28. 28. Nobuto H, Sugita T, Kubo T, Shimose S, Yasunaga Y, Murakami T, et al. Evaluation of systemic chemotherapy with magnetic liposomal doxorubicin and a dipole external electromagnet. Int J Cancer. 2004; 109: 627–635. pmid:14991586
  29. 29. Masuelli L, Benvenuto M, Fantini M, Marzocchella L, Sacchetti P, Di Stefano E, et al. Curcumin induces apoptosis in breast cancer cell lines and delays the growth of mammary tumors in neu transgenic mice. J Biol Regul Homeost Agents. 2013; 27: 105–119. pmid:23489691
  30. 30. Siddiqui RA, Harvey KA, Walker C, Altenburg J, Xu Z, Terry C, et al. Characterization of synergistic anti-cancer effects of docosahexaenoic acid and curcumin on DMBA-induced mammary tumorigenesis in mice. BMC Cancer. 2013; 13: 418. pmid:24034496
  31. 31. Lu WD, Qin Y, Yang C, Li L, Fu ZX. Effect of curcumin on human colon cancer multidrug resistance in vitro and in vivo. Clinics (Sao Paulo). 2013; 68: 694–701.
  32. 32. Ye MX, Zhao YL, Li Y, Miao Q, Li ZK, Ren XL, et al. Curcumin reverses cis-platin resistance and promotes human lung adenocarcinoma A549/DDP cell apoptosis through HIF-1α and caspase-3 mechanisms. Phytomedicine. 2012; 19: 779–787. pmid:22483553
  33. 33. Sreenivasan S, Ravichandran S, Vetrivel U, Krishnakumar S. In vitro and In silico studies on inhibitory effects of curcumin on multi drug resistance associated protein (MRP1) in retinoblastoma cells. Bioinformation. 2012; 8: 13–19. pmid:22359429
  34. 34. Shukla S, Zaher H, Hartz A, Bauer B, Ware JA, Ambudkar SV. Curcumin inhibits the activity of ABCG2/BCRP1, a multidrug resistance-linked ABC drug transporter in mice. Pharm Res. 2009; 26:480–487. pmid:18841445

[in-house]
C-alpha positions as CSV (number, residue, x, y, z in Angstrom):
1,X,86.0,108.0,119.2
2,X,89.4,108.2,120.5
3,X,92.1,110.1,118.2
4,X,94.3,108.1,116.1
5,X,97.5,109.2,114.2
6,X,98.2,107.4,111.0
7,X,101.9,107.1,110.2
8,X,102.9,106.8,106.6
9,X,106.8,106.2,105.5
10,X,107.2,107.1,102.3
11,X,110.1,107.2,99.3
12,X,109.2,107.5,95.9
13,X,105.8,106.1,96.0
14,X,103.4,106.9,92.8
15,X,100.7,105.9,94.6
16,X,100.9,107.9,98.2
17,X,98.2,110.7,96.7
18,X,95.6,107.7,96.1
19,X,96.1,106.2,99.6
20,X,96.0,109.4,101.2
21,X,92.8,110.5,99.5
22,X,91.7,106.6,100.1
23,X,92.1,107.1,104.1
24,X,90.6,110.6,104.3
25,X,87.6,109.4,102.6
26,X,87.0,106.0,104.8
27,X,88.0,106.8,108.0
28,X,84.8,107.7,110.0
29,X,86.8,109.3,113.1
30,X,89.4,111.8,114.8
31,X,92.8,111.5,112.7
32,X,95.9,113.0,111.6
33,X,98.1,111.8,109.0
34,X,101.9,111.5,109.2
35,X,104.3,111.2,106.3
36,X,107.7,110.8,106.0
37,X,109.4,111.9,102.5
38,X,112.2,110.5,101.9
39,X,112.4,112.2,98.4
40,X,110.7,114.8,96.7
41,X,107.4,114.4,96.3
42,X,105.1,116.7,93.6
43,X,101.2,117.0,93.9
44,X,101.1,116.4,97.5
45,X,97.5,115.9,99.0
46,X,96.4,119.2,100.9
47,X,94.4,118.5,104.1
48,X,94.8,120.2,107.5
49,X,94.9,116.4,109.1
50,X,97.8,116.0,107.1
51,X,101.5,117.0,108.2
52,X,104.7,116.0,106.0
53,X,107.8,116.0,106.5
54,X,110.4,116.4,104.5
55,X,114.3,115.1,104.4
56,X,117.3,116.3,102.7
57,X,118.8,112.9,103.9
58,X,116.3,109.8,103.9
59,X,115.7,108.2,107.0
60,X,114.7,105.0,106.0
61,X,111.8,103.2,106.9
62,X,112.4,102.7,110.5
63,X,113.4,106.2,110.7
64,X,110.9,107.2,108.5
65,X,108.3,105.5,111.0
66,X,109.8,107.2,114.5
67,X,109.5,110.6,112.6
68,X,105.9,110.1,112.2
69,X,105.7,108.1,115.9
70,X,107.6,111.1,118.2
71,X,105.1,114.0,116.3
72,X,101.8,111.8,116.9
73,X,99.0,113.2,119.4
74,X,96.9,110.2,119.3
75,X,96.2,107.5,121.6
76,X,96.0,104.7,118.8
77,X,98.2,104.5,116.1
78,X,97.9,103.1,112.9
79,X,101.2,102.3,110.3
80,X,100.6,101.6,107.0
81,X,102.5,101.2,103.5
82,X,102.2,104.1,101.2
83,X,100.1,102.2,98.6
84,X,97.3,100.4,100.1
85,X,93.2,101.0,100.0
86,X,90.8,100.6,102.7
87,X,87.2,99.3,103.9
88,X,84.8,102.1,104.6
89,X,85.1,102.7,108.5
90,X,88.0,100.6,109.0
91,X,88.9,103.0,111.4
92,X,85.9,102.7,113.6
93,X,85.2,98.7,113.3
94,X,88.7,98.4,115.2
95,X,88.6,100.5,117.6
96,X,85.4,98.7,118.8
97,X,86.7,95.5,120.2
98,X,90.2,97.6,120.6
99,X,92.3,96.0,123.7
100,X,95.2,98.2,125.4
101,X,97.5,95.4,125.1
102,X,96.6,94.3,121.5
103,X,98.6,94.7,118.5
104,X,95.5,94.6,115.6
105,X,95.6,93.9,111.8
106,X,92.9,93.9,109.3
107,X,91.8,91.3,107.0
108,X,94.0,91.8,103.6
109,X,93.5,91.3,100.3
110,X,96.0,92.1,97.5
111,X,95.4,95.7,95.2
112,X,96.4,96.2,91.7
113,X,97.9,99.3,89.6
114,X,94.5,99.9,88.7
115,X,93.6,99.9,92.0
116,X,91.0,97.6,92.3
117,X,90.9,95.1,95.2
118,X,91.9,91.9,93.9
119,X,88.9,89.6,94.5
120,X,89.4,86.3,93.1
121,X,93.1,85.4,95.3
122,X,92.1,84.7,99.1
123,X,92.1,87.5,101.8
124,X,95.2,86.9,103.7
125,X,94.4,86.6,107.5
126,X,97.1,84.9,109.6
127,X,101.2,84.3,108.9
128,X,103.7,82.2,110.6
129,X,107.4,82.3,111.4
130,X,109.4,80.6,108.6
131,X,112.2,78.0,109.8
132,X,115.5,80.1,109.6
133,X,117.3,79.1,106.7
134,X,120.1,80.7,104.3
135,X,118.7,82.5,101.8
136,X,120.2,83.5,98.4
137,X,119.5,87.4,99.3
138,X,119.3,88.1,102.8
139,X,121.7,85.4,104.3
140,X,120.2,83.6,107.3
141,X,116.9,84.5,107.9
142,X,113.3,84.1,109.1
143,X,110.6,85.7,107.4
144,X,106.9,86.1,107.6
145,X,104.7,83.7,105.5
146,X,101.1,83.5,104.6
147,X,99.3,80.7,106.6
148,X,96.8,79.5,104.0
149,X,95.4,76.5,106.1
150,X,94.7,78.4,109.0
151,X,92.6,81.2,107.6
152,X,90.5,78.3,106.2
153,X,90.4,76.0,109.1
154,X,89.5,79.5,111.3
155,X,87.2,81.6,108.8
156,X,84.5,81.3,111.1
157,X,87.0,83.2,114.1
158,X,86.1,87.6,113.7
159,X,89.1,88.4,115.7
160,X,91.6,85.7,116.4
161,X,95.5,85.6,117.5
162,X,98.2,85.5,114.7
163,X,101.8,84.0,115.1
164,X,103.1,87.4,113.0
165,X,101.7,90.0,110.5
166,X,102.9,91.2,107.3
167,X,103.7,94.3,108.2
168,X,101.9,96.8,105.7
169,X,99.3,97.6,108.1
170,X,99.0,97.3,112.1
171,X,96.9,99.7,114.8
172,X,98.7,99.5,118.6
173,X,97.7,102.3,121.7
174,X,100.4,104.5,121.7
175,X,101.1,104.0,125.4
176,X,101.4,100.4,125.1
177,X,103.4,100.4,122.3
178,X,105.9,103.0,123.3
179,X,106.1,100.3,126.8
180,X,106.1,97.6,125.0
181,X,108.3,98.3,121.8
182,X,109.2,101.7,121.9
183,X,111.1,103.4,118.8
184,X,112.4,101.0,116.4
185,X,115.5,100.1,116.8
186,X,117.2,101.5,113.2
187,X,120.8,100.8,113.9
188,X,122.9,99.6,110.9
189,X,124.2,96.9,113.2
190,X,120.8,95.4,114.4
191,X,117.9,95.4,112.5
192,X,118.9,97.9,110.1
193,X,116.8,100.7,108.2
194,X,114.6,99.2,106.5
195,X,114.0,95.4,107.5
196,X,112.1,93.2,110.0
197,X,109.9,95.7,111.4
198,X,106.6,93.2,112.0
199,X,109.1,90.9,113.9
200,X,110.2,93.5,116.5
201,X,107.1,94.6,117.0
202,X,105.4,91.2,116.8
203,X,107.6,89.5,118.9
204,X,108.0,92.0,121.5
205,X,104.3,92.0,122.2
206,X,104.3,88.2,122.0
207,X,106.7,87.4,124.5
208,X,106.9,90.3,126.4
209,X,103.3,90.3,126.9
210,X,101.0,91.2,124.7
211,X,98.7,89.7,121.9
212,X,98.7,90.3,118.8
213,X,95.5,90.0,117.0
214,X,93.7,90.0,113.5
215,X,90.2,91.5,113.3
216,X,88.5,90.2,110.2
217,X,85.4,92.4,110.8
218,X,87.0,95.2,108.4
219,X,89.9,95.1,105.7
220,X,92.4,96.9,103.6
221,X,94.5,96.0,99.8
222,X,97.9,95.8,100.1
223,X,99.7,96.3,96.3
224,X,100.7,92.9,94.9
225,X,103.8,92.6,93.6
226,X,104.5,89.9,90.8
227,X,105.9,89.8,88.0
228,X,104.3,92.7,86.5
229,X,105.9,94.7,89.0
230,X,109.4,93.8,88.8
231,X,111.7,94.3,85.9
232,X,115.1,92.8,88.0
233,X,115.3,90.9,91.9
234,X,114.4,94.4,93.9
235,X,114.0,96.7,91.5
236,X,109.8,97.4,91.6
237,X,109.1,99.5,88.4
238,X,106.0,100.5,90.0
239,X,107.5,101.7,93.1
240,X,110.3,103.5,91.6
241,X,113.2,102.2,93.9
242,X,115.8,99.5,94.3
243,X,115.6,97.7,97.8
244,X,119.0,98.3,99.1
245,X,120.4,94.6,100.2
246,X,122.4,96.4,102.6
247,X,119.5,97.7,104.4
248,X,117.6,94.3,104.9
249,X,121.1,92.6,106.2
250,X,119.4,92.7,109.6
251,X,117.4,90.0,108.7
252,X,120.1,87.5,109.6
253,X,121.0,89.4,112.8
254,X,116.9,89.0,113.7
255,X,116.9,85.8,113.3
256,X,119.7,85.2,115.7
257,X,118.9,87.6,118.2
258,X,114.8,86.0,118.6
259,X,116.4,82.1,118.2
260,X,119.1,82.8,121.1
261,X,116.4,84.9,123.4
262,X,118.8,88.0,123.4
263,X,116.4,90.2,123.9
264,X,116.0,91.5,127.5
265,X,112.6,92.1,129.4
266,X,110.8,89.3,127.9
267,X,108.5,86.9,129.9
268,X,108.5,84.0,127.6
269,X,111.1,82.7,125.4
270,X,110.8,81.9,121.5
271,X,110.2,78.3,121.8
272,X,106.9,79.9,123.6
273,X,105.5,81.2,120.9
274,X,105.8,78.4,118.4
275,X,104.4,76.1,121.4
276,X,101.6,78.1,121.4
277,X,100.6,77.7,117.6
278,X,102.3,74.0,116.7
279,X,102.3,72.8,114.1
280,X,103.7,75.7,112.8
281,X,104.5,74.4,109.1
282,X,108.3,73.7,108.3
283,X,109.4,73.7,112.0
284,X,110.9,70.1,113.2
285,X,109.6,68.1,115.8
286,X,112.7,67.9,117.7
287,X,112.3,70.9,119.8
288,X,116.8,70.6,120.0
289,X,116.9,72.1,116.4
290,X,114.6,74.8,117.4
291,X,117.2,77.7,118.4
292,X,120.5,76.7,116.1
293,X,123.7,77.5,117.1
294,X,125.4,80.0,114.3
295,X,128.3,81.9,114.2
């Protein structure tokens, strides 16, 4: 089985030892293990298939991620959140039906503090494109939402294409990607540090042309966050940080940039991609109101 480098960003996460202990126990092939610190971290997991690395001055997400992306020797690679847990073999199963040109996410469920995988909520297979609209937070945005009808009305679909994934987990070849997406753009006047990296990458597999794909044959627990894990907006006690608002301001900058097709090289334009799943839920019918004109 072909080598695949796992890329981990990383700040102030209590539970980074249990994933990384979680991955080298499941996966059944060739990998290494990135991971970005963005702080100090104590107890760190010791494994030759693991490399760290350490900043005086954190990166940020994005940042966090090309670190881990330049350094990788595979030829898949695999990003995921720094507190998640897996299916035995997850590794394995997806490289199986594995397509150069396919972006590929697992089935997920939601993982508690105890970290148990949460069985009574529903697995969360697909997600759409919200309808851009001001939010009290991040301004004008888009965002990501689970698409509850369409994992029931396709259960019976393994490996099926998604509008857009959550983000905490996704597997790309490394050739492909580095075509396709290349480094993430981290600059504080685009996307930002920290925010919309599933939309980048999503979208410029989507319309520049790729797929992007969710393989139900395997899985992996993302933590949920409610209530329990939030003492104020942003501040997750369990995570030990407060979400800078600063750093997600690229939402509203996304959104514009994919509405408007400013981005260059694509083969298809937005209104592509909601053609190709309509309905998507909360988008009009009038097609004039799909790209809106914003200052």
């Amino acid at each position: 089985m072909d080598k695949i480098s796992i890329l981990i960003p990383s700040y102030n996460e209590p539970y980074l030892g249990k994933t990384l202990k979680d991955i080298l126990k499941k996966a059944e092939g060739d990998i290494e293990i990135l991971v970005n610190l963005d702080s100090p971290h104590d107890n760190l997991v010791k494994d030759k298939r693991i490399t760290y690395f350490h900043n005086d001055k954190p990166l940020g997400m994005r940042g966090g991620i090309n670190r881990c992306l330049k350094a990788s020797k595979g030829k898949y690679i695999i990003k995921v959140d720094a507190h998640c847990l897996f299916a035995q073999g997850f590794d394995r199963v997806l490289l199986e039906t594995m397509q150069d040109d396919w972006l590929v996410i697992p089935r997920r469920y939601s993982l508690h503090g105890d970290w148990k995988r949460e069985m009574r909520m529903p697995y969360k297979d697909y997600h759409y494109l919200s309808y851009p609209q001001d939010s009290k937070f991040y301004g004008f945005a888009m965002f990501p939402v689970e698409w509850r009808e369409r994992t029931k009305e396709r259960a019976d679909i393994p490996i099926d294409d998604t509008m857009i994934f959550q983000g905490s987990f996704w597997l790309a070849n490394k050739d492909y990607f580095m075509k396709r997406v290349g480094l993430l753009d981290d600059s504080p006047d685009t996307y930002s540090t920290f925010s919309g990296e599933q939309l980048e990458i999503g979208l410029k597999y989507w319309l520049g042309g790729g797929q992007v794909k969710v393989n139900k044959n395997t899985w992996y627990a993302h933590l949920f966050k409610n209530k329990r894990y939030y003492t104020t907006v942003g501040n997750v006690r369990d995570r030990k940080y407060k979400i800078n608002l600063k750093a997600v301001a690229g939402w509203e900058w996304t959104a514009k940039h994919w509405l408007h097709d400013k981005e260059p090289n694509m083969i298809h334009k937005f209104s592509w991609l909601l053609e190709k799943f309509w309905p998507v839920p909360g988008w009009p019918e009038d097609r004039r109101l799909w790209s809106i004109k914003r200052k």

35. 35. Abdullah LN, Chow EK. Mechanisms of chemoresistance in cancer stem cells. Clin Transl Med. 2013; 2: 3. pmid:23369605
  36. 36. Wang X, Li X, Fu X, Bai M, Li X, Mei Q, Nie J, Wu Z, Han W. Eliminating ovarian cancer stem cells: a potential therapeutic target for ovarian cancer chemoresistance. Curr Protein Pept Sci. 2015; 16: 270–278. pmid:25929861
  37. 37. Hu Y, Yan C, Mu L, Huang K, Li X, Tao D, Wu Y, Qin J. Fibroblast-Derived Exosomes Contribute to Chemoresistance through Priming Cancer Stem Cells in Colorectal Cancer. PLoS One. 2015; 10: e0125625. pmid:25938772
  38. 38. Yu CH, Yu CC. Photodynamic therapy with 5-aminolevulinic acid (ALA) impairs tumor initiating and chemo-resistance property in head and neck cancer-derived cancer stem cells. PLoS One. 2014; 9: e87129. pmid:24475244
  39. 39. Reya T, Morrison SJ, Clarke MF, Weissman IL. Stem cells, cancer, and cancer stem cells. Nature. 2001; 414: 105–111. pmid:11689955